Italy - The sustained military pressure on Da’esh as well as the depletion of its financial resources have diminished but not taken away the group’s ability to fund its supporters outside the conflict zone and enable attacks on civilians. ISIL can still rely on diversified sources of financing and has drawn income from inter alia antiquities smuggling, the exploitation of mineral resources, and human trafficking.
Since Resolution 2253/2015, the global nature of the threat posed by terrorism has changed and the international community has been confronted with new challenges, including: the rising flow of returning FTFs, the misuse of the Internet and social media by terrorists as well as the exploitation of human trafficking networks. The new Resolution acknowledges and tackles this evolving scenario which requires a coordinated response by the international community.
BRIEFING ON THE SITUATION IN SOUTH SUDAN
Briefing the Security Council on the situation in South Sudan, the Assistant Secretary-General for Peacekeeping Operations, El Ghassim Wane, said the success of an Intergovernmental Authority for Development (IGAD) proposal to revitalize the 2015 peace agreement in the country would hinge on the degree to which the Government and opposition embraced it and committed to its implementation. The peace process in that country faced numerous challenges that had to be overcome as a matter of priority in order to make the most of the opportunity created by the deployment of the regional protection force in Juba and to put South Sudan back on a track to peace and stability.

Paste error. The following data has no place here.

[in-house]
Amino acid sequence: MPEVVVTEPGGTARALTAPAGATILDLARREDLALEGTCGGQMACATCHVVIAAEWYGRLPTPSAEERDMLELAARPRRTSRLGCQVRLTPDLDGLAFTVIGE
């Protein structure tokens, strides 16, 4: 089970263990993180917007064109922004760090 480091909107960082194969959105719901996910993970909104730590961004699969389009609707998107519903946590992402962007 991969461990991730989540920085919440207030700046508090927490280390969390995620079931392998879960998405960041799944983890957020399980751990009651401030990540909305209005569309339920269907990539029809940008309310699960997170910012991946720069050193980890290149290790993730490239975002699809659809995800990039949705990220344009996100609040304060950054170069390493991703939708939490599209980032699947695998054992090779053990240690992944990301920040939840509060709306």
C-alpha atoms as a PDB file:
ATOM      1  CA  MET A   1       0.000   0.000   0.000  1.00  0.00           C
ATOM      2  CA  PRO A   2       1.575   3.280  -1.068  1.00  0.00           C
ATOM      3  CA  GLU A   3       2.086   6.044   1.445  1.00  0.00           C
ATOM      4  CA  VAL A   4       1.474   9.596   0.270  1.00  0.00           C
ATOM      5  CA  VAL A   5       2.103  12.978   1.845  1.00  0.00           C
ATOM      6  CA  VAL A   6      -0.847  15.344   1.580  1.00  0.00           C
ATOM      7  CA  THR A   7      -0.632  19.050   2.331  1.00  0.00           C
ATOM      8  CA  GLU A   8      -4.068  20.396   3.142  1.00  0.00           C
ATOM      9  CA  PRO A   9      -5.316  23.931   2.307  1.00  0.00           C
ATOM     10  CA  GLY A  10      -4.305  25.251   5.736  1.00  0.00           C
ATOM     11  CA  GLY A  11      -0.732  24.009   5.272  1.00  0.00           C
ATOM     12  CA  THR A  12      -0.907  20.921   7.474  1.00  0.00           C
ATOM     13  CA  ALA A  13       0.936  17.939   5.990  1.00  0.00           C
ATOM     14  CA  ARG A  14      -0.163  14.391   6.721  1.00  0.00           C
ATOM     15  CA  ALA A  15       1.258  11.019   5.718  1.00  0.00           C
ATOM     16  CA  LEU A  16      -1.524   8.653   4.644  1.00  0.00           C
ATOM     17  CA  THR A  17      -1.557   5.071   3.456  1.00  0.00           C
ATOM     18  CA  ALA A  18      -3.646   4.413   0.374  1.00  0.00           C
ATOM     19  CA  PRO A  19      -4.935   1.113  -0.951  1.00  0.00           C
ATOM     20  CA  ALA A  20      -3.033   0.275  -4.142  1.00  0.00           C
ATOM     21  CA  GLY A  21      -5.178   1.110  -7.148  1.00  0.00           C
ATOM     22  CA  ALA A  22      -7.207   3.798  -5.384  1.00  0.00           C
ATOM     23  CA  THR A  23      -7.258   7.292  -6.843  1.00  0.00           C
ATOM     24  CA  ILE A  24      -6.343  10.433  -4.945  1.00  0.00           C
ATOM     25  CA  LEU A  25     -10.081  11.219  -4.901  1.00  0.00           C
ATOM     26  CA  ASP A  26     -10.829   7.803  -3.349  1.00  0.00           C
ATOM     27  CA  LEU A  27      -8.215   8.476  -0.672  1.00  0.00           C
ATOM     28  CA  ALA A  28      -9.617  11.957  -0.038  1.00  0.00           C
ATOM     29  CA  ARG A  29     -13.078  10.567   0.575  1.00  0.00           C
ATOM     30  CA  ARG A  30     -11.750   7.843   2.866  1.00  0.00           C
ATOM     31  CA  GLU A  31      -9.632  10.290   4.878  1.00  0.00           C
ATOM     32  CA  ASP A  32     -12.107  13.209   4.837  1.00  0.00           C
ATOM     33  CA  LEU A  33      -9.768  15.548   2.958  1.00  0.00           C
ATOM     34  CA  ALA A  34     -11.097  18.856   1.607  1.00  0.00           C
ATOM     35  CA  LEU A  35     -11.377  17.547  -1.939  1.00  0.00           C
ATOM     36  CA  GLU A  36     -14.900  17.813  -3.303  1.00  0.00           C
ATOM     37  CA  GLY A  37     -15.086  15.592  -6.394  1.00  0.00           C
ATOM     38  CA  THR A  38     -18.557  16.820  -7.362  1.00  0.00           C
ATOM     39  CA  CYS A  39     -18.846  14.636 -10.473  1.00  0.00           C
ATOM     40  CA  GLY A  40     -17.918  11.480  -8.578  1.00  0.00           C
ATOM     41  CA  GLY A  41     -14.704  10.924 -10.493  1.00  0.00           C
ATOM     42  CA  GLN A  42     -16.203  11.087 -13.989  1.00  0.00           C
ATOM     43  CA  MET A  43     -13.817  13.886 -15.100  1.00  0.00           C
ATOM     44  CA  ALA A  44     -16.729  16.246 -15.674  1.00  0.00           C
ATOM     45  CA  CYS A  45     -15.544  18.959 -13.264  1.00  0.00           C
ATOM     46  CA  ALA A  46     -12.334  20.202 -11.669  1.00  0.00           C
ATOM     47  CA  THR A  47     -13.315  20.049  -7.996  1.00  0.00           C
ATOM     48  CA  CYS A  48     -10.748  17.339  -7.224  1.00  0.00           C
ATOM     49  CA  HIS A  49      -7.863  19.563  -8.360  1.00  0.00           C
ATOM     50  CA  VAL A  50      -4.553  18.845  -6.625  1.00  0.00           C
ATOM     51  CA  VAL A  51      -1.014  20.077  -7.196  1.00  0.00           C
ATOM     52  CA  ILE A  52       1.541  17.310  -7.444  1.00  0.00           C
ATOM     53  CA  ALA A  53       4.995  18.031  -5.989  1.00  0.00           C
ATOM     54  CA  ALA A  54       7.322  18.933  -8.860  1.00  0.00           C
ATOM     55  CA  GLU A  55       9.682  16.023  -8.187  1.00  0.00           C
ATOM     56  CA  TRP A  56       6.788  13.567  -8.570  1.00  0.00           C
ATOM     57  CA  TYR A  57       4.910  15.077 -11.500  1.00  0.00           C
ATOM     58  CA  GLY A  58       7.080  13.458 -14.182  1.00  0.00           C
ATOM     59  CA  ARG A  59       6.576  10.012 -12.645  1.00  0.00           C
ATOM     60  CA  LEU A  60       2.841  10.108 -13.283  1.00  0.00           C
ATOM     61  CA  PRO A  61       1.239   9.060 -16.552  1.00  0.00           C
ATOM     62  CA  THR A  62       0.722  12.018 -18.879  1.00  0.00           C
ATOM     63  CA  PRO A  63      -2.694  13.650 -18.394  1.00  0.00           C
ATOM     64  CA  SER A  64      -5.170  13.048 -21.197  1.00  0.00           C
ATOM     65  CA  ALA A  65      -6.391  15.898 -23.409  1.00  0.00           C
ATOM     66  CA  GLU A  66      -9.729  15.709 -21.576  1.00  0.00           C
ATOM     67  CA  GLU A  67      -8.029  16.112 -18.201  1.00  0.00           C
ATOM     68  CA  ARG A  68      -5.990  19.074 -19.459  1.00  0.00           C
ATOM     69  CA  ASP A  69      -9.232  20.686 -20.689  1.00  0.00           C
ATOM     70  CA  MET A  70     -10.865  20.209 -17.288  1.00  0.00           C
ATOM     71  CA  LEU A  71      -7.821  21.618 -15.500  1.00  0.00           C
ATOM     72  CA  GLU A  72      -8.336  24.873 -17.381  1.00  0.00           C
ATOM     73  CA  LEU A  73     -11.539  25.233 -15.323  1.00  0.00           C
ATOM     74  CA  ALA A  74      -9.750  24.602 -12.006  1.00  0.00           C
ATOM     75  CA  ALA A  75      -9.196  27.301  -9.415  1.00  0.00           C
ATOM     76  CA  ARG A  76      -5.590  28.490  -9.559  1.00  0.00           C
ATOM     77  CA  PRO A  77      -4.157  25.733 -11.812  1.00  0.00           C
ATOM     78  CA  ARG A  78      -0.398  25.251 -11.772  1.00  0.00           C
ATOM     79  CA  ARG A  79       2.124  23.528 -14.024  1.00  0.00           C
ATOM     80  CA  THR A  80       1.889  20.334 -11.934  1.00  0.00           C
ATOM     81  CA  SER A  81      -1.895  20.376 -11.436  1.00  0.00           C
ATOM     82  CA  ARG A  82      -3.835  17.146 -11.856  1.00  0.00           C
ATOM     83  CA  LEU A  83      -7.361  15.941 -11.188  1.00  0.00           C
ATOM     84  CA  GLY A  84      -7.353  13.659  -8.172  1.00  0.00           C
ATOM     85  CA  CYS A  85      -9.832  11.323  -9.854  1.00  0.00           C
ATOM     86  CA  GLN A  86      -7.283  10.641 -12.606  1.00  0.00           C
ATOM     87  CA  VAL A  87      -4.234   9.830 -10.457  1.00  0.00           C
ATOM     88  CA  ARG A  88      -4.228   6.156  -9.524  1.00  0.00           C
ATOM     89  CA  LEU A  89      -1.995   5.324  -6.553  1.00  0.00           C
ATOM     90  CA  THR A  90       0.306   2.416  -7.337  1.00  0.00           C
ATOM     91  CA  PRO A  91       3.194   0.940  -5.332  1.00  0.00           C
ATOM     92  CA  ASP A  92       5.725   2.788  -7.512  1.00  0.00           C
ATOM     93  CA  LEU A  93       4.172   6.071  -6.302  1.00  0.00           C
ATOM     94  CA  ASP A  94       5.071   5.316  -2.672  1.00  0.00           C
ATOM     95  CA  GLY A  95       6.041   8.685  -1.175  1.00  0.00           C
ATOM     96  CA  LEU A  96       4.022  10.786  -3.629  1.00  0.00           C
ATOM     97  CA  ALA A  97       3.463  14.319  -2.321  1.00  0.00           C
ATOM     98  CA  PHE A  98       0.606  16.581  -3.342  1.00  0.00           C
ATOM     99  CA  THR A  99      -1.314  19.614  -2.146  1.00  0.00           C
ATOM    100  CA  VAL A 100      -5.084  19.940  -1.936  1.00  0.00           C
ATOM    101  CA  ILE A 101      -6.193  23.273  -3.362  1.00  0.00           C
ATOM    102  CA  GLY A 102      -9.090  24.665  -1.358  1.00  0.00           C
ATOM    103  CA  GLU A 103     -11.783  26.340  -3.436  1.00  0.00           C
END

Festus Mogae, Chairperson of the Joint Monitoring and Evaluation Commission, speaking via video link from Juba, said his team’s “One Voice” initiative, which demanded that South Sudanese leaders end hostilities and restore the ceasefire, was as relevant today as on the day it was written. At the same time, he said he had engaged in a constant round of consultations with critical stakeholders, including the South Sudan’s President and First Vice-President, reiterating a message of peace, humanitarian relief and political inclusivity.
Ambassador Sebastiano Cardi - The situation on the ground continues to be dramatic. Half of the South Sudanese population needs food aid. The SOFA continues to be violated by the South Sudanese authorities, including cases of arrest and arbitrary detention of UNMISS personnel. Despite the commitments to allow unhindered humanitarian access, we see an increase in attacks on humanitarian workers.
The human rights situation is worsening. The 250 children trapped between the clashing parties, the increased arrests of journalists, just to make two examples. Despite the Government’s announcement of a unilateral ceasefire, the fighting continues.
ADOPTION OF THE PRESIDENTIAL STATEMENT ON PEACE CONSOLIDATION IN AFRICA
The Security Council welcomed recent positive political developments in some West African countries, but expressed concern over the threat of terrorism in the region — including attacks by Boko Haram and Islamic State in Iraq and the Levant (ISIL/Da’esh) — as well as a worsening humanitarian situation.